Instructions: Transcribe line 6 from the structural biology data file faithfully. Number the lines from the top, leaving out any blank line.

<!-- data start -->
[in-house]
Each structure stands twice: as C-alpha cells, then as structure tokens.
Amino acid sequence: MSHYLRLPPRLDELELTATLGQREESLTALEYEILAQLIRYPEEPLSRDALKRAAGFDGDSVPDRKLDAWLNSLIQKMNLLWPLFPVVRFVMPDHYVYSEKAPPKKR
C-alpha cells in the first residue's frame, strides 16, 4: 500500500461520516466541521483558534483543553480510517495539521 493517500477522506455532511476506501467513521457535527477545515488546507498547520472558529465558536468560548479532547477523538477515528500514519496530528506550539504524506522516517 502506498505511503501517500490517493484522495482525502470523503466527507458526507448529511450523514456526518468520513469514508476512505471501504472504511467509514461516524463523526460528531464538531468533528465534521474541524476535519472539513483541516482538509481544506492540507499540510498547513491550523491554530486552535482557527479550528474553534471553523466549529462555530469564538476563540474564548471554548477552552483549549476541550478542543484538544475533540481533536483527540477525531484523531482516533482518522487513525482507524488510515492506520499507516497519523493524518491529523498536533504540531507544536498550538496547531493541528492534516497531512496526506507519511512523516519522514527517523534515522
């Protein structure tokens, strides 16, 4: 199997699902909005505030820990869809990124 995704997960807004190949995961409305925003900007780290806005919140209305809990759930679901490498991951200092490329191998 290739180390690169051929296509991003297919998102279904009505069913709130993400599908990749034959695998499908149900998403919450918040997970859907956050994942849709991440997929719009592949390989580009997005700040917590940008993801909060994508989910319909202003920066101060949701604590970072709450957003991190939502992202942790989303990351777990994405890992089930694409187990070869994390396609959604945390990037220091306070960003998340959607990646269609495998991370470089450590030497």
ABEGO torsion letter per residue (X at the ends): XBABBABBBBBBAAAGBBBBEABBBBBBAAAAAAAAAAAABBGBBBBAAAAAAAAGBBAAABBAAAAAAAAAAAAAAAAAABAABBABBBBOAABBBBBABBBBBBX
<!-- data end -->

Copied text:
ABEGO torsion letter per residue (X at the ends): XBABBABBBBBBAAAGBBBBEABBBBBBAAAAAAAAAAAABBGBBBBAAAAAAAAGBBAAABBAAAAAAAAAAAAAAAAAABAABBABBBBOAABBBBBABBBBBBX